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Curriculum & Leadership Journal
An electronic journal for leaders in education
ISSN: 1448-0743
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THE READING DEBATE AND THE NATIONAL INQUIRY


A national inquiry into literacy and reading abilities has been announced by Australian Government Education Minister Brendan Nelson. The announcement was sparked by a letter sent to him by 26 academics, asserting that literacy levels in our schools are alarmingly low, that current reading methods are therefore failing, and that the main reason for this failure lies in the lack of solid phonics training in schools.

There has been no shortage of other academics, educators and educational commentators suggesting that the view expressed in the letter is narrow and based on an overly simple estimation of the issue. Why is it that experts, many of them working in broadly the same area and all of them concerned to see the best education in place for all Australians, can disagree so fundamentally? Let us step back and see what might lie at the heart of the disagreement.

In large part, the debate is between those who have done specialized research in a fairly narrow field and those who have to deal with its practical effects in the school or teacher education classroom. In this case, the specialists are saying that their research shows phonics training to be the main ingredient in developing high literacy levels, while the practitioners are tending to say this doesn't ring true with their experiences. While I would not wish to deny the validity of the claims of the specialists, claims based on substantial research, I speak here essentially for the practitioners. It is they who too often end up being scapegoated in these debates for their alleged ignorance of, or indifference to, the experts' claims.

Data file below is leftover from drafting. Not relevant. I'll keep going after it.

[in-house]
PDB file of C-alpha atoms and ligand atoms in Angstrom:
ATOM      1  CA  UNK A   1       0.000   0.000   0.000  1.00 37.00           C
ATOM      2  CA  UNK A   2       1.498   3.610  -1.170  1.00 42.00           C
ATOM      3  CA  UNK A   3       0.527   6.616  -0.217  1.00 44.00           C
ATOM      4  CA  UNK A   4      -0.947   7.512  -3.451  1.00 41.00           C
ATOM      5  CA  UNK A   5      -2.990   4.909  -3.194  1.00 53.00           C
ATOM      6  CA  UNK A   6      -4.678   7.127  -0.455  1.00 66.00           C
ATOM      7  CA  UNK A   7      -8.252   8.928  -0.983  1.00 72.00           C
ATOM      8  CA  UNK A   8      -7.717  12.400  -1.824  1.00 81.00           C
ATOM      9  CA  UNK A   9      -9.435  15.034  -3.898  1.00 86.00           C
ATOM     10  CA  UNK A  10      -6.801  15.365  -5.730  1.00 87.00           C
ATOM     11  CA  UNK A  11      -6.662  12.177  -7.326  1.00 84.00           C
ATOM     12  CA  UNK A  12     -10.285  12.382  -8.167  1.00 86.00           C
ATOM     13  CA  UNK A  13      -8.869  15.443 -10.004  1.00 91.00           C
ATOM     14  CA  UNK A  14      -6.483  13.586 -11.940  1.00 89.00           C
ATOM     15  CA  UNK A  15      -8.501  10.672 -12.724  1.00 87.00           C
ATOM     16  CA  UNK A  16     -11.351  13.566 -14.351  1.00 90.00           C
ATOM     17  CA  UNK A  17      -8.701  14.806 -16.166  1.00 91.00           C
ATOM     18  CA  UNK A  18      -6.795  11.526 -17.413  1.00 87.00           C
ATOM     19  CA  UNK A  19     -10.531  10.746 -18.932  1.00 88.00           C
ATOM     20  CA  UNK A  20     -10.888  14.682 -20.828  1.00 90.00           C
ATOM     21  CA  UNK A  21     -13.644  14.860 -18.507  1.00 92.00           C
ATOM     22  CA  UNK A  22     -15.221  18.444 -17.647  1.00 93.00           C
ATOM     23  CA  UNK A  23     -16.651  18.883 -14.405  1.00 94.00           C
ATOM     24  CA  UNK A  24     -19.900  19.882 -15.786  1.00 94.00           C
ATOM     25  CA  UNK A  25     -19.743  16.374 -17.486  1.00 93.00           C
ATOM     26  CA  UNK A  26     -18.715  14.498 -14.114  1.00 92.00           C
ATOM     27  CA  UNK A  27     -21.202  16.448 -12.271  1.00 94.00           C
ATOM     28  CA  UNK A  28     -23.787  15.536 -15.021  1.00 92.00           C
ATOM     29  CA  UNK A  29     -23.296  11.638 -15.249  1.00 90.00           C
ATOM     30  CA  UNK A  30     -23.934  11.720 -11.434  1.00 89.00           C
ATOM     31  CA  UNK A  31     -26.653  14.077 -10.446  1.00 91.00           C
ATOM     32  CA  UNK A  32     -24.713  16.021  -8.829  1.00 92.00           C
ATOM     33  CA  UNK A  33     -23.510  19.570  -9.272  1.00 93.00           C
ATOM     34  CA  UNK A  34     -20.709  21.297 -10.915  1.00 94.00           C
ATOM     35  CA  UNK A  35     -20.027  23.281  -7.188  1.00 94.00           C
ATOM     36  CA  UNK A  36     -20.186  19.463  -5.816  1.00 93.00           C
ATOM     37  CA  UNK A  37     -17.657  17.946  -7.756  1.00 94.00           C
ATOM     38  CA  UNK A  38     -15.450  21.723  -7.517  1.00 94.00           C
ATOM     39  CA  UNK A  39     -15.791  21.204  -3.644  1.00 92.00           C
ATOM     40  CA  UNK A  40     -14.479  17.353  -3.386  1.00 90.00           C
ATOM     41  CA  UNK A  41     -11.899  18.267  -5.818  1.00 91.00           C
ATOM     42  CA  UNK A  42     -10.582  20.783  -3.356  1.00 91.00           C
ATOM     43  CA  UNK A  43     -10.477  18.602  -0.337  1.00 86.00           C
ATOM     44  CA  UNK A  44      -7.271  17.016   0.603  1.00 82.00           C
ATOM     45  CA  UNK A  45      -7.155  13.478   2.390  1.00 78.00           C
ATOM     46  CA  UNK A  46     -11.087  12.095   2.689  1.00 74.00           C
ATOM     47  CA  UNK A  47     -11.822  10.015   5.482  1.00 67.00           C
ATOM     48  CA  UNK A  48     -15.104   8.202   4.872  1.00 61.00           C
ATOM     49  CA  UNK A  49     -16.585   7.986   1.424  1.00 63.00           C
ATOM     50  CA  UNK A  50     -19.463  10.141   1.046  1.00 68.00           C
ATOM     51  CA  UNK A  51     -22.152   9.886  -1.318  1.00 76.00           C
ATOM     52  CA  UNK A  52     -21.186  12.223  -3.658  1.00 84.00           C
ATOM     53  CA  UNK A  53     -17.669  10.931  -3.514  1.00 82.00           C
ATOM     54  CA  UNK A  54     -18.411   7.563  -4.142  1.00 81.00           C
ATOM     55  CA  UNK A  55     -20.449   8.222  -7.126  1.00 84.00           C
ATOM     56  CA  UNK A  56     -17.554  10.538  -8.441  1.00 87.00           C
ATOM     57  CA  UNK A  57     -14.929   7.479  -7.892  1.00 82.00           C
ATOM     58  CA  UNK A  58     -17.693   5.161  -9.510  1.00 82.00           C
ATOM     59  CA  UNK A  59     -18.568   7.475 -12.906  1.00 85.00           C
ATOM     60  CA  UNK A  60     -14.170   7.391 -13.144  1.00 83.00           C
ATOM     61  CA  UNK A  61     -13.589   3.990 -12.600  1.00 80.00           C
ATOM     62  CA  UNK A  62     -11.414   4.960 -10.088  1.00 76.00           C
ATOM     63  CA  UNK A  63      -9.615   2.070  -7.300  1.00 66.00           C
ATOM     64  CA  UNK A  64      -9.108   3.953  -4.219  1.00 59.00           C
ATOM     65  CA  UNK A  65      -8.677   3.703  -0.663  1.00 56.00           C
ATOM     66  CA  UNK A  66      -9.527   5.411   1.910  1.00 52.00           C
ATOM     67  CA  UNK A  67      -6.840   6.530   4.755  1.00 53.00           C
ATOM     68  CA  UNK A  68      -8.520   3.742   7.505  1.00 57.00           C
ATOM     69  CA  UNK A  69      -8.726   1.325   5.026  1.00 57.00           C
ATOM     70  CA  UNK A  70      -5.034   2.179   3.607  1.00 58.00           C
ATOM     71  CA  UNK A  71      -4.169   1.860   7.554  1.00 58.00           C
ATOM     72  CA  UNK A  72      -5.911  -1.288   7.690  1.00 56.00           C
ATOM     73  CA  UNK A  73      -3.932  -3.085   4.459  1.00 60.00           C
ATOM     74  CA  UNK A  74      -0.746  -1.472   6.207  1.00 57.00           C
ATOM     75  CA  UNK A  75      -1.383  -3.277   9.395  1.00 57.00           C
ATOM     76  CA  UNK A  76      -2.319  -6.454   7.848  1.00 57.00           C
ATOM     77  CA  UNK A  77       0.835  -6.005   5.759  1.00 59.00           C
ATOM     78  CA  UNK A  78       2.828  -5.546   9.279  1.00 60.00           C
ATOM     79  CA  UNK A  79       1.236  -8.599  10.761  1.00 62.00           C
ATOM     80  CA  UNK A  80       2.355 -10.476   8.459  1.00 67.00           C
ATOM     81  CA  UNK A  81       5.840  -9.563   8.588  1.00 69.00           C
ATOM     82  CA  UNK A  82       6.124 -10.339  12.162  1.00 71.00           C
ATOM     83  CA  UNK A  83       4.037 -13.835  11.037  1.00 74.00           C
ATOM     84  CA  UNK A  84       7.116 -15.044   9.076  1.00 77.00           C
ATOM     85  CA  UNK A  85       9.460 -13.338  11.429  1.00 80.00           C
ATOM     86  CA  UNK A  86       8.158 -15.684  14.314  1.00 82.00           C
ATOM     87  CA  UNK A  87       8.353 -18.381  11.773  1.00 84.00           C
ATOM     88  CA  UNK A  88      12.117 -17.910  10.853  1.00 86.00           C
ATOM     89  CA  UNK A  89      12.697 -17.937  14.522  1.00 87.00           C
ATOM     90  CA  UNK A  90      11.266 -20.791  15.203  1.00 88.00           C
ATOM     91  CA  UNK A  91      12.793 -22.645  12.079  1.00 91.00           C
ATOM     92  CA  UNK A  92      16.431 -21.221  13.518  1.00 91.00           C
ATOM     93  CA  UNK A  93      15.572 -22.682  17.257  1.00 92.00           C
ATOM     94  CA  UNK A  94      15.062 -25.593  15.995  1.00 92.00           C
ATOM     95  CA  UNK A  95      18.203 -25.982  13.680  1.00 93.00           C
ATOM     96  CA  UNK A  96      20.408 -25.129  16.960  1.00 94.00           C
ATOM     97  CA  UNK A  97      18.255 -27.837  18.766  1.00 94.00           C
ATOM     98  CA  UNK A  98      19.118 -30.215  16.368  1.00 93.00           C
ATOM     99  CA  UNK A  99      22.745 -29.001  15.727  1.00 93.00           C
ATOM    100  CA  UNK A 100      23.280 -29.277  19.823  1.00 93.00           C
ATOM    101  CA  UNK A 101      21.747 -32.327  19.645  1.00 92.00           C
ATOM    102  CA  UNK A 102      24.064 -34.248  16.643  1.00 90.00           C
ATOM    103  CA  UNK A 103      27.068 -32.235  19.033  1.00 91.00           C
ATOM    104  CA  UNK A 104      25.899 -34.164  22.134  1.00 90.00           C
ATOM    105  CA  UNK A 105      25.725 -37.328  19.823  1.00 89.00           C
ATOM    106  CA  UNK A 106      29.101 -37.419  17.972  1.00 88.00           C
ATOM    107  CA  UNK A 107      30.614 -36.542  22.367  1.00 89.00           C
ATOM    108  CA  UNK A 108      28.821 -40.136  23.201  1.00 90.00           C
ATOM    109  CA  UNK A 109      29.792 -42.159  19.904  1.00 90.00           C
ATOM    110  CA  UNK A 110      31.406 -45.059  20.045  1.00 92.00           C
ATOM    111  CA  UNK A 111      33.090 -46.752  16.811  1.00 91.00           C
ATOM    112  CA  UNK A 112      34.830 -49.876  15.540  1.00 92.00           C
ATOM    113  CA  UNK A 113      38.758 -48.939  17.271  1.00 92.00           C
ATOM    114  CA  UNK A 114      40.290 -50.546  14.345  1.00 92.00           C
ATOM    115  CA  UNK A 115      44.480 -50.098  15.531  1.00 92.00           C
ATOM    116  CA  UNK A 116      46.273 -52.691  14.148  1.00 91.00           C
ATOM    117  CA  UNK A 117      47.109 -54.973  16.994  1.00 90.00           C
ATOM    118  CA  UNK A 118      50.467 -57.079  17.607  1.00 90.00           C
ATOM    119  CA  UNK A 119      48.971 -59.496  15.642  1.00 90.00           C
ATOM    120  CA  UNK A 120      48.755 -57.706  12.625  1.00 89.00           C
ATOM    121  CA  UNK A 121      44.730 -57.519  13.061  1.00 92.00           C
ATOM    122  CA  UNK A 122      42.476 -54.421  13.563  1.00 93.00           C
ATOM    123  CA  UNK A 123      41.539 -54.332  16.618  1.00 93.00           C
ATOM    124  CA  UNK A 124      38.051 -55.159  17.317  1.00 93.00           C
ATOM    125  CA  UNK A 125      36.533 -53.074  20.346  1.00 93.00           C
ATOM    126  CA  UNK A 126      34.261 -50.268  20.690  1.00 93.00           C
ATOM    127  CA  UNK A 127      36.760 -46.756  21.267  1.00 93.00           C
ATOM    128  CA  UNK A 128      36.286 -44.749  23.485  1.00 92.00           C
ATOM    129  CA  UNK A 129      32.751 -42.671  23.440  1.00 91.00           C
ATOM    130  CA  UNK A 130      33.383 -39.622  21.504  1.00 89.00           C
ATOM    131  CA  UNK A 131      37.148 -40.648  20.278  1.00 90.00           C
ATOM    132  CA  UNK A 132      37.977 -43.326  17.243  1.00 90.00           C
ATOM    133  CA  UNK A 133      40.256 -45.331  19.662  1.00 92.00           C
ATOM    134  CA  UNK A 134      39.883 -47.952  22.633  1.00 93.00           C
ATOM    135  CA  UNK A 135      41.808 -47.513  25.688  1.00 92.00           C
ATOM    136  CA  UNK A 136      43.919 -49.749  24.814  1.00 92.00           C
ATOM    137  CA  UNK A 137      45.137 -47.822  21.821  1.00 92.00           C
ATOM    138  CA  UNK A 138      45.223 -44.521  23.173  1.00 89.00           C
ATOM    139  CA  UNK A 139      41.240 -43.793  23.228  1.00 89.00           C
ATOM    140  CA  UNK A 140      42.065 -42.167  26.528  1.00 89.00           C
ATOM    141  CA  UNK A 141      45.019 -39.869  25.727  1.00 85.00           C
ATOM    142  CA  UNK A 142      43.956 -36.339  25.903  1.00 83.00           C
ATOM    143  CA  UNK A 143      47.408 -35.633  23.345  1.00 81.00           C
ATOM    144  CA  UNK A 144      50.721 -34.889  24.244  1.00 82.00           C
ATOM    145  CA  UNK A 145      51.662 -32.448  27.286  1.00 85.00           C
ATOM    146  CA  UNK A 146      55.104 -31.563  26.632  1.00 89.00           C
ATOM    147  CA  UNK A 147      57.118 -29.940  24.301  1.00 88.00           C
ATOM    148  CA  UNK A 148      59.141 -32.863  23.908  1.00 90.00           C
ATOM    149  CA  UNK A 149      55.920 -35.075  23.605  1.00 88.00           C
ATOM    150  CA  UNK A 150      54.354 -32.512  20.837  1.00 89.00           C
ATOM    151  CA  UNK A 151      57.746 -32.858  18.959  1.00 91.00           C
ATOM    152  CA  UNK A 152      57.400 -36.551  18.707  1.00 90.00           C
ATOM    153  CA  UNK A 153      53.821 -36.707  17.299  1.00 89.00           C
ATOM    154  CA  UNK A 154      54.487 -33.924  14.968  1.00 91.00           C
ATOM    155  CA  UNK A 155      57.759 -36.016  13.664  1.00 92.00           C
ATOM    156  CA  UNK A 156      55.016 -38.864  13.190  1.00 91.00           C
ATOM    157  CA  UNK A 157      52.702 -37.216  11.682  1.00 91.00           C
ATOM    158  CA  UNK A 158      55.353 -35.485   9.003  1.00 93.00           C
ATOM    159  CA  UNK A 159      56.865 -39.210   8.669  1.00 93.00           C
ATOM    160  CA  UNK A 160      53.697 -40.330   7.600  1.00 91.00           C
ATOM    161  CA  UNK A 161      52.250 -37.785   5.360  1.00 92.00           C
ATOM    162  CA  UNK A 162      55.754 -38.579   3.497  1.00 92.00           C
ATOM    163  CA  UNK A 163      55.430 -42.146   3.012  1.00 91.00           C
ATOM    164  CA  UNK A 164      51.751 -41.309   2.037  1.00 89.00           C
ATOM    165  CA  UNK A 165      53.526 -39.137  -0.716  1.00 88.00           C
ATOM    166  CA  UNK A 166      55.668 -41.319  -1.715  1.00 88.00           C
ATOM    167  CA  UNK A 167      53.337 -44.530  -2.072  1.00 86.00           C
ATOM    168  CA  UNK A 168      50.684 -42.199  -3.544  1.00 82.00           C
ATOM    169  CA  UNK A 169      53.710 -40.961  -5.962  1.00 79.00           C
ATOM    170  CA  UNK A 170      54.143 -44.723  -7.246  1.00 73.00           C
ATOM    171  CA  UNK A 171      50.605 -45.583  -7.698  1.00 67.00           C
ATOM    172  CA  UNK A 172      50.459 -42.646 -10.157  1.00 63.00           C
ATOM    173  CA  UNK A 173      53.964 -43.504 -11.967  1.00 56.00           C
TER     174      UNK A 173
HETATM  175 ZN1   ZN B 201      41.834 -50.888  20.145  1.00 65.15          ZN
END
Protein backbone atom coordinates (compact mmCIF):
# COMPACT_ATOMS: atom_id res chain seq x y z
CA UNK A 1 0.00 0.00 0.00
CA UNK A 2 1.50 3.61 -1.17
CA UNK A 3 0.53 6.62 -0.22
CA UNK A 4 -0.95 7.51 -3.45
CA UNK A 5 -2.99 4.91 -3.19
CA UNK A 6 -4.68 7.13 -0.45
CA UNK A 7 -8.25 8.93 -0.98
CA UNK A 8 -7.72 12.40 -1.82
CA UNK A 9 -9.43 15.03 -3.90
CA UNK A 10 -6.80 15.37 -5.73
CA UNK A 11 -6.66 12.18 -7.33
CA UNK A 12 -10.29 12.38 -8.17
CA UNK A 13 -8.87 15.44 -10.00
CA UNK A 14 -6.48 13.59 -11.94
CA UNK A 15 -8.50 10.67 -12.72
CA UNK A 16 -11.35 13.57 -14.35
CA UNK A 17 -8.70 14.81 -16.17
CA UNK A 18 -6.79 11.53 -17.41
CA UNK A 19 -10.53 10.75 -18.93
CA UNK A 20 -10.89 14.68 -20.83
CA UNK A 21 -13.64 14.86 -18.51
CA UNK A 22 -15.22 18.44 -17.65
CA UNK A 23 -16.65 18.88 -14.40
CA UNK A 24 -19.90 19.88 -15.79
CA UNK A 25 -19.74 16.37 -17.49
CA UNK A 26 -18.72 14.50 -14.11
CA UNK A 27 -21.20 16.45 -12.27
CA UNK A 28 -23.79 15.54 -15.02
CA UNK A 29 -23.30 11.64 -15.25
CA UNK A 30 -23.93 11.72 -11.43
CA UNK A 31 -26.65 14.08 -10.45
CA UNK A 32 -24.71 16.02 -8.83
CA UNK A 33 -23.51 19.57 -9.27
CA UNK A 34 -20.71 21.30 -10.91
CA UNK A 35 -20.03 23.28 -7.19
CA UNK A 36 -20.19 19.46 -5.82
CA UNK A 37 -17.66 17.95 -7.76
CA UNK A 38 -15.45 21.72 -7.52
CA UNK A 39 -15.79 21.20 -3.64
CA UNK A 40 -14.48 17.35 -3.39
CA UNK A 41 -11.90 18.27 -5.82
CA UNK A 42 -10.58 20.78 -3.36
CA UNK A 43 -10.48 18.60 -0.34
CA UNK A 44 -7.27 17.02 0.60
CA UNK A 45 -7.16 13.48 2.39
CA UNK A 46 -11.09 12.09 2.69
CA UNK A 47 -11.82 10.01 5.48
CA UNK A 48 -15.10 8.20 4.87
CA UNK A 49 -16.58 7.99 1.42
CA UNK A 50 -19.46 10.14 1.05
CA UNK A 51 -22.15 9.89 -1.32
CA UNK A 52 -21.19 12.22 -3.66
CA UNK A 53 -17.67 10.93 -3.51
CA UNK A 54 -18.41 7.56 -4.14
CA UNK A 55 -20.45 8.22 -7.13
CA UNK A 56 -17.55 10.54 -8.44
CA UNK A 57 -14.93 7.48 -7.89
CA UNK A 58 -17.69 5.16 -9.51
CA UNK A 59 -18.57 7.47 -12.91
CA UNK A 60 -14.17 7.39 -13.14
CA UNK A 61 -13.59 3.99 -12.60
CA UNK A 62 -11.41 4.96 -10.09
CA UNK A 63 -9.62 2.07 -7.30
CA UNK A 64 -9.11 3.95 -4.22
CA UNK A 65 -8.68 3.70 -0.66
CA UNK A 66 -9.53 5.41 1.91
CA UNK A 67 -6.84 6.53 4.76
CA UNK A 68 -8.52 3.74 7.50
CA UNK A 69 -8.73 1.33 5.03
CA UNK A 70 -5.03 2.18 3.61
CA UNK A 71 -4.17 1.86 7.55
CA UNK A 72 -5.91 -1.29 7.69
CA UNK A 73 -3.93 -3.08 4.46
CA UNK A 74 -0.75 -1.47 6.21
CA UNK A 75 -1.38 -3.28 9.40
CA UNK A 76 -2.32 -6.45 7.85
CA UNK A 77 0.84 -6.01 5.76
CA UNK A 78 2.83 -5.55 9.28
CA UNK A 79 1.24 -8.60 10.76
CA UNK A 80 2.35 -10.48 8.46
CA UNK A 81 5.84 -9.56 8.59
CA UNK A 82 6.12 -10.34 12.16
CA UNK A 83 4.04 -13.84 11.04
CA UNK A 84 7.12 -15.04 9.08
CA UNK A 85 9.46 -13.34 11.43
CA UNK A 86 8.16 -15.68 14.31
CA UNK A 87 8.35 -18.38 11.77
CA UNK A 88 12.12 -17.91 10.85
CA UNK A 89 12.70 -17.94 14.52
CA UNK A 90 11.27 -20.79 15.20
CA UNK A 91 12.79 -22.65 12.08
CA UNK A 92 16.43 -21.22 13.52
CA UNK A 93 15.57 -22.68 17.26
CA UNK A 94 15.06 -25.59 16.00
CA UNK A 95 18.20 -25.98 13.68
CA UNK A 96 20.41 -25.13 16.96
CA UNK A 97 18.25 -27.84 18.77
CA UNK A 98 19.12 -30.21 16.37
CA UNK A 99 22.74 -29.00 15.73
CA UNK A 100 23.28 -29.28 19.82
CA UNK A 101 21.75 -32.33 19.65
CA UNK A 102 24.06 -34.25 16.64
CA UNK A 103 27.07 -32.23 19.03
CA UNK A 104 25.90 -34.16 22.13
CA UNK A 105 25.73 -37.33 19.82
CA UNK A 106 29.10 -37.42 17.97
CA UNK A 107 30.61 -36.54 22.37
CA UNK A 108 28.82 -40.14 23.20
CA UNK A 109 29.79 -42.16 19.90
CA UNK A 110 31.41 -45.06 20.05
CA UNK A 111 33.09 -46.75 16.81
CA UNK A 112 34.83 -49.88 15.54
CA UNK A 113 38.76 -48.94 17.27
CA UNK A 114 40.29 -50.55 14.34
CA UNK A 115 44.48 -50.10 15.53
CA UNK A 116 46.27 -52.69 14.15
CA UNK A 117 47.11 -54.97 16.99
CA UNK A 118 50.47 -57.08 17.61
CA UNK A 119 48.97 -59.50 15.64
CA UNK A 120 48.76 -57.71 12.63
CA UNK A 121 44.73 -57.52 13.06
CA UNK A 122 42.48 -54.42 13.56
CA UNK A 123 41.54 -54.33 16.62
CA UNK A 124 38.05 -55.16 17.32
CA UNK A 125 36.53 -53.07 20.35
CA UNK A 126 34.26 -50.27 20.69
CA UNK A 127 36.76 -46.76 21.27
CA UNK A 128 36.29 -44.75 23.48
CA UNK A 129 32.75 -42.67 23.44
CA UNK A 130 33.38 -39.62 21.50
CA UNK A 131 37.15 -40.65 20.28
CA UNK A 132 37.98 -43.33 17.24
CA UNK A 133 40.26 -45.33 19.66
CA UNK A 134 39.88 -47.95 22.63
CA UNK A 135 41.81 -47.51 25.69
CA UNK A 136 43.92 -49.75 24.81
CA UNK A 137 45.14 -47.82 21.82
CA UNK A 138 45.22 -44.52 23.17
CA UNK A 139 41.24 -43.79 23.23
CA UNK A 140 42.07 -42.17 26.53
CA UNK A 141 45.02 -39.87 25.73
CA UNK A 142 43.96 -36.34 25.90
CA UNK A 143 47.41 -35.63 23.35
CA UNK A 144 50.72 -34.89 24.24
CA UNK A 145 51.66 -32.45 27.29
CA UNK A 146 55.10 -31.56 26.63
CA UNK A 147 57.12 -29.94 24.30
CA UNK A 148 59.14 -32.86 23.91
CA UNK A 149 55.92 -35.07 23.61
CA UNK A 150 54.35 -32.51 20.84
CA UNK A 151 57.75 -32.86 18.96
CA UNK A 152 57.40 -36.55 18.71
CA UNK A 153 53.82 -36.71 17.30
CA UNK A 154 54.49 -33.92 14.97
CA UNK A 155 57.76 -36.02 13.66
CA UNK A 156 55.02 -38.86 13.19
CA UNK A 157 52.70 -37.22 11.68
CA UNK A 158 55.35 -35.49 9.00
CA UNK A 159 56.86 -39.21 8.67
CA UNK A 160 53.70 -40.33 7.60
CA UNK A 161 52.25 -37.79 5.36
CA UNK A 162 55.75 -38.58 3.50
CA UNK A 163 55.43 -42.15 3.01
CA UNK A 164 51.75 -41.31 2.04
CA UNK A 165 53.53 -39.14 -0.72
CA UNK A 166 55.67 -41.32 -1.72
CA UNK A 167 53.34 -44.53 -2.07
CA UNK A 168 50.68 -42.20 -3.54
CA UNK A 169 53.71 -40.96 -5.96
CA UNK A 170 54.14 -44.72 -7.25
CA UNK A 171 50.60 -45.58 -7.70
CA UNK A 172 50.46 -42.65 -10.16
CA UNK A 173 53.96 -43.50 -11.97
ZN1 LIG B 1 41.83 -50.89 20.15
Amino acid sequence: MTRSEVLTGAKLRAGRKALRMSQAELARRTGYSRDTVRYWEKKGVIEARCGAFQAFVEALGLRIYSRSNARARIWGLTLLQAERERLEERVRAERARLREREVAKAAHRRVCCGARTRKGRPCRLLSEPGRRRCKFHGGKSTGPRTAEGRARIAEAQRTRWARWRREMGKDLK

Practitioners tend to be naturally suspicious of claims about 'foolproof' methods for effective teaching. Over the years, there has been no shortage of such claims in virtually every part of the curriculum. Some methods have come and stayed; others have come and gone. In either case, the test has been whether they work or not in the constrained reality of the average classroom. Something that non-educationists don't always understand is that the classroom teacher's daily lab is not as antiseptic as the labs of science. The daily lab, known as the classroom, is a complex mix of never-ending demands, wide ranging skills and readiness levels, and the raw human emotion of youth. Strategies that seem to work well in isolation from this can fall short, or at least be relativised, when confronted with it. Hence, we find the natural scepticism of the practitioner in the face of the methodological vendor.

There are two main reasons for this scepticism, one old and one new. The old one relates to the notion of individual differences. This is a concept that grew out of the vast array of research of the twentieth-century around issues of cognitive, social and learning development. Through this research, which has gone on to become the backbone of teacher education and the dominant conceptions of teachers' work, we came to understand why it was that the dominant pedagogy of the past was such a failure in so many cases. Students did not always fail because they were intellectually slow, but, sometimes, because the pedagogy was wrong for them. The classic cases of Einstein and Churchill as school 'failures' were brought forward to illustrate the profound truth that quite brilliant people could 'fail' if the pedagogy did not suit their own individual difference.